Michigan Accessible Homes
A Division of Cornerstone Design Inc, Architects
FAQs: The ADA and other Disability Rights laws

Although this website is focused on accessible homes, MAH architect David Esau has extensive experience and expertise in ADA compliance and similar issues.  This page is intended to be a very quick overview.  We encourage you to check the Links page for sources for more detailed information about these topics, or consult an attorney if you believe you have been discriminated against.

What is the ADA (Americans with Disabilities Act)?

The ADA is a federal law that was passed in 1990, and generally prohibits discrimination against people with disabilities in most aspects of daily life.  The law has several sections, of which the most important are:

  • Title I, which prohibits discrimination in employment.
  • Title II, which prohibits discrimination in the provision of state and local government services.
  • Title III, which prohibits discrimination in commercial activities.

Title II and Title III include provisions relating to design and construction.  Essentially, everything constructed by private businesses or governments after the ADA took effect (in the early 1990s) was required to meet accessible design criteria contained in the ADA Accessibility Guidelines (ADAAG).

Buildings in existence prior to the ADA taking effect are also covered.  Governments must make services accessible, which can be done by renovating buildings, moving the service to an accessible location, or some other means.  Private businesses have an obligation to remove architectural barriers where it is "readily achievable," and must also provide access to goods and services by alternate means (such as curbside service or home delivery) if their facilities cannot be made accessible.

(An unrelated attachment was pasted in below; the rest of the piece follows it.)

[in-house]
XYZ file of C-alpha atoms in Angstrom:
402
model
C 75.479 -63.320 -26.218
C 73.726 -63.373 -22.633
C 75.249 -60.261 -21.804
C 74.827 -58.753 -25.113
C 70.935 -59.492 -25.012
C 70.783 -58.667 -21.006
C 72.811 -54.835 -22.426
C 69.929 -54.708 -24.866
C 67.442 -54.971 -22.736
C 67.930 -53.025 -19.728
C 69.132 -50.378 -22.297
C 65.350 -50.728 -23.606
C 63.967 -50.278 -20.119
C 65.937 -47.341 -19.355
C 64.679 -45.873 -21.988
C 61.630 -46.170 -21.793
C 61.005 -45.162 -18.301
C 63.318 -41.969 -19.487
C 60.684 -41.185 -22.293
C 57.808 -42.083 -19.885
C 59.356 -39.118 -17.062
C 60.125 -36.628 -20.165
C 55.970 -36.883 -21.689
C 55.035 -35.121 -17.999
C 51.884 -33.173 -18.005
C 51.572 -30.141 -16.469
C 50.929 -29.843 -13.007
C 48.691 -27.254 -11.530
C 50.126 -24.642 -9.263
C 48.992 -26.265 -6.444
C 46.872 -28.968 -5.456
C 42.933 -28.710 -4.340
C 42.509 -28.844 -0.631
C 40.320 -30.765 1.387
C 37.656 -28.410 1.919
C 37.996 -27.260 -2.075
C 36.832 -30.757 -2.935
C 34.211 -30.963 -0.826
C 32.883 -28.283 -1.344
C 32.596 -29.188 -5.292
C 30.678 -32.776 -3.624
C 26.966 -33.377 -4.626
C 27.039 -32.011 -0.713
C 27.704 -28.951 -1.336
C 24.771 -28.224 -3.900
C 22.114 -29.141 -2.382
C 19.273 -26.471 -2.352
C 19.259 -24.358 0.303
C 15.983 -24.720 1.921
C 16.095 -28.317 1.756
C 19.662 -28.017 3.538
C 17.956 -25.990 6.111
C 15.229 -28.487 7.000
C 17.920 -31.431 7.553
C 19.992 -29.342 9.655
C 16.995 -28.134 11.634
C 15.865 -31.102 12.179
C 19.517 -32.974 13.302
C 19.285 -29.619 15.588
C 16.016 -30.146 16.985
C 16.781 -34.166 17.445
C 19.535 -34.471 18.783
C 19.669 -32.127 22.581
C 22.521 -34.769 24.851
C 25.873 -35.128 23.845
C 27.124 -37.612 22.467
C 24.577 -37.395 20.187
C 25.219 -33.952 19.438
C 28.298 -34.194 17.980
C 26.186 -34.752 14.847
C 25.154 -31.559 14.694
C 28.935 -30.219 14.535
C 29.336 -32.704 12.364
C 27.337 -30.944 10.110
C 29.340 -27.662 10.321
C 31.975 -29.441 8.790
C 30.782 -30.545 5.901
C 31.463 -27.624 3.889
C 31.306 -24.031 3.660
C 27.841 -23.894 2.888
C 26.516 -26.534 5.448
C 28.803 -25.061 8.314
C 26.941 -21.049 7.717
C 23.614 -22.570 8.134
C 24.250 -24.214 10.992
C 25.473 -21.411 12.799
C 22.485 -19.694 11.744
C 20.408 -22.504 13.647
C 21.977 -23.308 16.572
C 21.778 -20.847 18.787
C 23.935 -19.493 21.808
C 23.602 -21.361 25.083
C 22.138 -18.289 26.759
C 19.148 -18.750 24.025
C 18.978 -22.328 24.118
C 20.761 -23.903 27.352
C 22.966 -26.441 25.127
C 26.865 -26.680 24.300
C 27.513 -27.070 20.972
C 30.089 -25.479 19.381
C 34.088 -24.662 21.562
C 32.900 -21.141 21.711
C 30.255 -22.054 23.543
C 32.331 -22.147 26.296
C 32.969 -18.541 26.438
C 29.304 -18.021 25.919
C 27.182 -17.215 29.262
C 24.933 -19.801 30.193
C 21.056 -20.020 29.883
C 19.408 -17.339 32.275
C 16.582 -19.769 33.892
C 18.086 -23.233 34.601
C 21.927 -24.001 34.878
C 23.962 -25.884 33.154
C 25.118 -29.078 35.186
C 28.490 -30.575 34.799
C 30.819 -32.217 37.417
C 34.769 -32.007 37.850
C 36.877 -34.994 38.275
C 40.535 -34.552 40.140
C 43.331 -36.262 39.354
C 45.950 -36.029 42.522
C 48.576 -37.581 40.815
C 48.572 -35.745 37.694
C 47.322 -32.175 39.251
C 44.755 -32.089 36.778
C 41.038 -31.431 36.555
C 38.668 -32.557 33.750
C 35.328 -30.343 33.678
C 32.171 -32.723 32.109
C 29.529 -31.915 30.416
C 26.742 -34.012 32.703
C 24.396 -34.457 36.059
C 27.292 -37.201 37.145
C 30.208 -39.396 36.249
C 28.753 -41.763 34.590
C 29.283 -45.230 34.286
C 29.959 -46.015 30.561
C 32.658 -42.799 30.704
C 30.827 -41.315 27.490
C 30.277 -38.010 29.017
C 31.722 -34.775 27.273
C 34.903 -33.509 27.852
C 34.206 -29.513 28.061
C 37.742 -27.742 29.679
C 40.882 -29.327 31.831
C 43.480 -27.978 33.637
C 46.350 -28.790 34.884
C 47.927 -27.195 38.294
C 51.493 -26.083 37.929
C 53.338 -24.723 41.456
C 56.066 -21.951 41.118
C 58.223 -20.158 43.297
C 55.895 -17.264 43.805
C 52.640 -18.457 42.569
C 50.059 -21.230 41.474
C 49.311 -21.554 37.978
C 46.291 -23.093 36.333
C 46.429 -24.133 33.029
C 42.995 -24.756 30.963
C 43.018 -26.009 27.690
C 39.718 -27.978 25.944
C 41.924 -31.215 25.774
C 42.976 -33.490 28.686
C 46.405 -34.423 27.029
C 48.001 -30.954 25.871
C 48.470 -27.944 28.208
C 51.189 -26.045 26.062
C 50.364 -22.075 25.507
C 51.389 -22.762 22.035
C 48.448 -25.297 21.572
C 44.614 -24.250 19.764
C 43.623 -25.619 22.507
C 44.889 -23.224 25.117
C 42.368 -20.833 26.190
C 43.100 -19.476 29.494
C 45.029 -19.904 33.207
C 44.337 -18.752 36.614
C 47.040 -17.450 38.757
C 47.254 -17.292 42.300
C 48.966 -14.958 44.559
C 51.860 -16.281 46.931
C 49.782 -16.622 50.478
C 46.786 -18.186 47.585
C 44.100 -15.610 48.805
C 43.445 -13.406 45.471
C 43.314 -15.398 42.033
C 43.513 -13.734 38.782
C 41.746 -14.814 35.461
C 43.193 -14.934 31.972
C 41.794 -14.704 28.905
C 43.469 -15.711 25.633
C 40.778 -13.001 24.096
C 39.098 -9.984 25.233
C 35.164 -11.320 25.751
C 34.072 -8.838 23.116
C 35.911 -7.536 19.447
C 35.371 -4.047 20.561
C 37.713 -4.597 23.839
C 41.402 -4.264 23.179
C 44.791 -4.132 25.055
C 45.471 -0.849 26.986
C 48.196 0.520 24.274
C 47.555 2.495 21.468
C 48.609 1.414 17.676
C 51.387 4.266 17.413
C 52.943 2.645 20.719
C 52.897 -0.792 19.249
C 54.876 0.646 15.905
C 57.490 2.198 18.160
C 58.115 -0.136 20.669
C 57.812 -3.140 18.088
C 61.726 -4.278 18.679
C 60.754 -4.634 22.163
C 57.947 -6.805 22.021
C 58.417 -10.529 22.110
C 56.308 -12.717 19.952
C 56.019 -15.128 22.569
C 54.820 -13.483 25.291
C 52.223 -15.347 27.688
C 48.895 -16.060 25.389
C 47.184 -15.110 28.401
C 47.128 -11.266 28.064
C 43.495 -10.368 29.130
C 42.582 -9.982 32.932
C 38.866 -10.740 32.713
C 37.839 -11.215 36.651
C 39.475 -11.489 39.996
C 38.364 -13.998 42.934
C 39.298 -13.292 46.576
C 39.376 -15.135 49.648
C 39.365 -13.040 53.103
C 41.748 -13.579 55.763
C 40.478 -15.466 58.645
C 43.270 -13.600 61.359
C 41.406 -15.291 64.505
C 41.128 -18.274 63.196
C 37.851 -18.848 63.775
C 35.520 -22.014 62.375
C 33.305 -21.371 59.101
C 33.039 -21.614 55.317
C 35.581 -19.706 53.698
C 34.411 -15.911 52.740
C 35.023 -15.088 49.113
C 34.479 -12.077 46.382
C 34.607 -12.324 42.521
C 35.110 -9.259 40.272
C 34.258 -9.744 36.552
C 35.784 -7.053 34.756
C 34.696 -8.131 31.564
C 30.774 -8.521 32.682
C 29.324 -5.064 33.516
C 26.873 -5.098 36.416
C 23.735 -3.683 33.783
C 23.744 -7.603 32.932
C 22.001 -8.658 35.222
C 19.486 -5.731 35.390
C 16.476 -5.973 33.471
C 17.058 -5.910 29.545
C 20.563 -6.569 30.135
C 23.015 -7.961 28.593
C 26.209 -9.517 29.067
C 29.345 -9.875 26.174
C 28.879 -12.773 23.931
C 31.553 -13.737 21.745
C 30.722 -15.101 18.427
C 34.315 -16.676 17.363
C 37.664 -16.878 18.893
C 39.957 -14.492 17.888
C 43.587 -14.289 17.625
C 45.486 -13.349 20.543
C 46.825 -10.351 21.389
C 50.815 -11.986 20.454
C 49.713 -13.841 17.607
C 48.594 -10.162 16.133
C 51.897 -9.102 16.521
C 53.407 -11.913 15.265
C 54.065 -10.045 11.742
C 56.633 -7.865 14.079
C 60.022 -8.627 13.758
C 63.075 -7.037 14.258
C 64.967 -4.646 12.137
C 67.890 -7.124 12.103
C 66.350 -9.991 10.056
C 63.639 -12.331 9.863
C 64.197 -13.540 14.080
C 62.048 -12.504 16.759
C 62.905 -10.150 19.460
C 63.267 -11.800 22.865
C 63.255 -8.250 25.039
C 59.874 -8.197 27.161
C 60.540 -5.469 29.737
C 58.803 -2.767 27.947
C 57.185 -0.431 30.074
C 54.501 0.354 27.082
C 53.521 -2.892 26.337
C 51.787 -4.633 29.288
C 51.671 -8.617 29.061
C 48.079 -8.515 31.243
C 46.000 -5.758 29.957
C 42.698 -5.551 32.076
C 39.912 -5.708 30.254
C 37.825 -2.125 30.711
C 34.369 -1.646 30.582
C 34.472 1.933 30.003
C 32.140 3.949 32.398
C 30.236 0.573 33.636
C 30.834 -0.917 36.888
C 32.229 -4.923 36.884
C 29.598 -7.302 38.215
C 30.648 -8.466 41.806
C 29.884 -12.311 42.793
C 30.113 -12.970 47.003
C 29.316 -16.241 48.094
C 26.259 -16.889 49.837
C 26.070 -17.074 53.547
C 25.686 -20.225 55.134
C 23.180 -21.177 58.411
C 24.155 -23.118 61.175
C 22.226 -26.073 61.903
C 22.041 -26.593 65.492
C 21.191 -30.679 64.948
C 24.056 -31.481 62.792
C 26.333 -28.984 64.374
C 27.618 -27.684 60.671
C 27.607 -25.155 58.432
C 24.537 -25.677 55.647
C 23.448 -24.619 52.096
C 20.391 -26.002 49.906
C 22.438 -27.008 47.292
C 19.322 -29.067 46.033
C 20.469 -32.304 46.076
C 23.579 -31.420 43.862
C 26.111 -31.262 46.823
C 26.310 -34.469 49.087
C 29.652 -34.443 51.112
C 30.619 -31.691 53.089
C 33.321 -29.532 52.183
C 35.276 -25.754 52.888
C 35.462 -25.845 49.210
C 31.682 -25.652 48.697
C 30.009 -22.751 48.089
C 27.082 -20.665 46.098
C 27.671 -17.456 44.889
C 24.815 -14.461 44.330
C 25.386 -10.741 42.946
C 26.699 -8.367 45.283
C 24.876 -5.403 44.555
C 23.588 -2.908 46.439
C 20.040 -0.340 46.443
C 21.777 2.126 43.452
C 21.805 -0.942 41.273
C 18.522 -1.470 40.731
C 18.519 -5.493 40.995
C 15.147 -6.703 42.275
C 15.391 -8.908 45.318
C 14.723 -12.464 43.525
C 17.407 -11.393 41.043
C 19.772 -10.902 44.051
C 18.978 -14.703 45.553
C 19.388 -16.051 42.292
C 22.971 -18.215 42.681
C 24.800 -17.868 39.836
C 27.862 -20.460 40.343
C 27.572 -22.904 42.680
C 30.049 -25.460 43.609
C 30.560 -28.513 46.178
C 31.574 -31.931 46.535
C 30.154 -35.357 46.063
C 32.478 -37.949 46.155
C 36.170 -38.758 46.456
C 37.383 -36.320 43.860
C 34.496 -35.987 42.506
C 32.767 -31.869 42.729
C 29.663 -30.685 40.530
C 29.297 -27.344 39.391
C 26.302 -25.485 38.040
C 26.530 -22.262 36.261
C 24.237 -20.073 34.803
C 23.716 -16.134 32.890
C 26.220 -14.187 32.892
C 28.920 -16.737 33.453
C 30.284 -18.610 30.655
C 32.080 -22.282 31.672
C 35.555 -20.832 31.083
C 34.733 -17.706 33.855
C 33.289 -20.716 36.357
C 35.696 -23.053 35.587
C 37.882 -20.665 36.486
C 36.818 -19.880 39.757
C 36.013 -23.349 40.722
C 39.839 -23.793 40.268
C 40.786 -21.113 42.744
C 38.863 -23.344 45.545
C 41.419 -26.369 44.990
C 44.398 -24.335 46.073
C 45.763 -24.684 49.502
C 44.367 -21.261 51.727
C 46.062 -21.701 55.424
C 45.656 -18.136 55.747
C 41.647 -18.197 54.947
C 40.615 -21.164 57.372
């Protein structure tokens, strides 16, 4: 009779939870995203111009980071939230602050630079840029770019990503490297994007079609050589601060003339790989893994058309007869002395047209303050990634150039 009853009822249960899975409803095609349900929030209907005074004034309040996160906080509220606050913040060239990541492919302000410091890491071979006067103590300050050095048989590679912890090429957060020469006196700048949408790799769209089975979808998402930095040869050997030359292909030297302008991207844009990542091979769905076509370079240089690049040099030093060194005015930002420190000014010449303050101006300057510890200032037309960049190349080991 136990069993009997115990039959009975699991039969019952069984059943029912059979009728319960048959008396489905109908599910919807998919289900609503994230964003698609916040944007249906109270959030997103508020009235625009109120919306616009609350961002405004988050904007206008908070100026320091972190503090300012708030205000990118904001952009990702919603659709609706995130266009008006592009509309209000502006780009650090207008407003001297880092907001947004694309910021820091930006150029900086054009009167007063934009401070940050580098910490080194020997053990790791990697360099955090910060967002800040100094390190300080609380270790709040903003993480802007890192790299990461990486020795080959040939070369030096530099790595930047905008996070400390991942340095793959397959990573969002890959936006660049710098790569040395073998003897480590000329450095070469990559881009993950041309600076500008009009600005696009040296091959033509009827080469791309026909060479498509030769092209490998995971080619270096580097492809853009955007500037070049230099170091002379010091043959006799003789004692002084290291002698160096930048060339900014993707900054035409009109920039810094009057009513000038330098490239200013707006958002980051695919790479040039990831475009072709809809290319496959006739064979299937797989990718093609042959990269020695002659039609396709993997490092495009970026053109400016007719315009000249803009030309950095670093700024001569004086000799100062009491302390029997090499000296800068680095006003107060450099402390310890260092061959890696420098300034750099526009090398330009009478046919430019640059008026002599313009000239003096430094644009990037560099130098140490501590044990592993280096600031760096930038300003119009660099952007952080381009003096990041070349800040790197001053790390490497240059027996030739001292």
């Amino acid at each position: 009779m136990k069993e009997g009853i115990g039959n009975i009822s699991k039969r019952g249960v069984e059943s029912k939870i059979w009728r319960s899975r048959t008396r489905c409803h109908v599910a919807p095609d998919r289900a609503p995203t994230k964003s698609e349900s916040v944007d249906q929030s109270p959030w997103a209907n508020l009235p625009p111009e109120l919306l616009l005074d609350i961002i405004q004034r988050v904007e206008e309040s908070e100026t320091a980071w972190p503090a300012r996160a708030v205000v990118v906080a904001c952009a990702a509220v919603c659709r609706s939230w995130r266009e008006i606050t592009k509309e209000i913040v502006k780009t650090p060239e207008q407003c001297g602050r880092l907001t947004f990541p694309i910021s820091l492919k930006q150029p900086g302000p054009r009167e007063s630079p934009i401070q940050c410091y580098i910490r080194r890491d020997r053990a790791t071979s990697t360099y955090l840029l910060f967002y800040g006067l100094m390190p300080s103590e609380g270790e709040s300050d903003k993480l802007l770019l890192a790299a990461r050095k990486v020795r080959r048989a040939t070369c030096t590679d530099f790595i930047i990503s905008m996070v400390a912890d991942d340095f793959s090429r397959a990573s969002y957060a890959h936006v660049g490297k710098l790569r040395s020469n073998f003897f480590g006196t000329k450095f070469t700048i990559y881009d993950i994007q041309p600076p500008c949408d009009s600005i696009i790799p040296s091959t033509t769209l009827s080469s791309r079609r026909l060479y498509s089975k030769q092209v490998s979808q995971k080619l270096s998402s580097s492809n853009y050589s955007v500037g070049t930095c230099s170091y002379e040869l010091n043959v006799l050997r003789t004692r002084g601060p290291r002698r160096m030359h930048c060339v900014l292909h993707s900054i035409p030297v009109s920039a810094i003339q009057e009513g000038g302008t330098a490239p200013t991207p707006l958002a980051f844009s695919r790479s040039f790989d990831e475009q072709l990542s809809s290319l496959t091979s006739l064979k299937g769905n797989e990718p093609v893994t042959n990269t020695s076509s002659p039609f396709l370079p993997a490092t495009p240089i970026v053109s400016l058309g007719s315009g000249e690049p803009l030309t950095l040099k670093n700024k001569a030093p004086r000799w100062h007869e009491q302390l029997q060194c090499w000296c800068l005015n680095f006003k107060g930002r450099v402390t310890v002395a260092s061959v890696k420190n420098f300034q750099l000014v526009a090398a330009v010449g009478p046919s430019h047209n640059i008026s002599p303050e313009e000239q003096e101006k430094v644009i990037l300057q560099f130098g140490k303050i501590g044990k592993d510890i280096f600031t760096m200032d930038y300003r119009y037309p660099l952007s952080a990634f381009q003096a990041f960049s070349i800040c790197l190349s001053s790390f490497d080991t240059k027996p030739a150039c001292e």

Is there protection against discrimination in housing?

Multi-family housing (apartments) are generally covered by amendments to the federal Fair Housing Act that were passed in 1988.  These prohibit discrimination against people with disabilities (as the FHA had previously done based on race and other criteria), and include basic requirements for new housing units that will allow them to be at least minimally accessible or adaptable for occupants with disabilities.  There is no requirement in the FHA to upgrade the accessibility of existing multi-family housing, or to incorporate accessibility into single family homes.

Is there similar state protection?

Many states have passed laws similar to the coverage in the ADA and Fair Housing Act.  Michigan was a leader with the passage of the Handicappers Civil Rights Act in 1976 (now called the Persons with Disabilities Civil Rights Act).  Although the general coverage is similar, this can require more extensive alteration of existing buildings, in particular existing apartments, than some of the federal laws, in order to accommodate a person with a disability.  New construction in Michigan must comply with accessible design requirements contained in the Michigan Building Code; depending on the level of renovations some requirements might apply to renovations as well.

Does anything cover single family housing?

Single family housing is generally not required to meet design guidelines in the various laws, beyond the basic safety and construction requirements of the Michigan Residential Building Code that have little to do with accessibility.  There have been efforts around the country to require that single family homes be at least "visitable" by persons with disabilities, by providing a no-step entry, wider doors, and more space in the main floor bathroom.  So far, we are not aware of any area in Michigan that incorporates those requirements.

Why should a business want to comply with these requirements?

Most of the laws are enforced by private lawsuit, although the federal government does sometimes get involved in enforcement activities.  By taking steps to provide access to your business or government facility, you can reduce the risk of lawsuits, and make yourself available to a larger market of persons with disabilities and their friends and family members.  Contact us if you are interested in an accessibility evaluation or want assistance with removing architectural barriers.